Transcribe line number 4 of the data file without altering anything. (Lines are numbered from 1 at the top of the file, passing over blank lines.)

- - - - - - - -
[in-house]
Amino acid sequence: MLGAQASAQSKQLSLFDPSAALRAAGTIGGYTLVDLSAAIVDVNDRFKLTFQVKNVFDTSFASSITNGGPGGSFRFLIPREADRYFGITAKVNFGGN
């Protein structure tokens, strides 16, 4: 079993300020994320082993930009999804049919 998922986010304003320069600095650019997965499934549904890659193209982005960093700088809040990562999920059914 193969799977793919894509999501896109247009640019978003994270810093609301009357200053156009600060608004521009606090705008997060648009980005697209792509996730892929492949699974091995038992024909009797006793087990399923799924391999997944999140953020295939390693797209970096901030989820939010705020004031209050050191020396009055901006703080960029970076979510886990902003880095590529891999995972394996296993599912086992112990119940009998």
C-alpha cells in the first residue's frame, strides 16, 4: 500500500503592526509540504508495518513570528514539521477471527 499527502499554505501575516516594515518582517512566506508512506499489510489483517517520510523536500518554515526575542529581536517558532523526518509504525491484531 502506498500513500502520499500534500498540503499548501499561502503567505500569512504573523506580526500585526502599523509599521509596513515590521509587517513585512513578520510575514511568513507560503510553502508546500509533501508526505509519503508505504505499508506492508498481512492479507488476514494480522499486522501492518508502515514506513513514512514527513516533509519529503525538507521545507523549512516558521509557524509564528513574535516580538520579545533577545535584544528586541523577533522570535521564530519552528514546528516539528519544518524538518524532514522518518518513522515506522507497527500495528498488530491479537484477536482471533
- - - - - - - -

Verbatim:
C-alpha cells in the first residue's frame, strides 16, 4: 500500500503592526509540504508495518513570528514539521477471527 499527502499554505501575516516594515518582517512566506508512506499489510489483517517520510523536500518554515526575542529581536517558532523526518509504525491484531 502506498500513500502520499500534500498540503499548501499561502503567505500569512504573523506580526500585526502599523509599521509596513515590521509587517513585512513578520510575514511568513507560503510553502508546500509533501508526505509519503508505504505499508506492508498481512492479507488476514494480522499486522501492518508502515514506513513514512514527513516533509519529503525538507521545507523549512516558521509557524509564528513574535516580538520579545533577545535584544528586541523577533522570535521564530519552528514546528516539528519544518524538518524532514522518518518513522515506522507497527500495528498488530491479537484477536482471533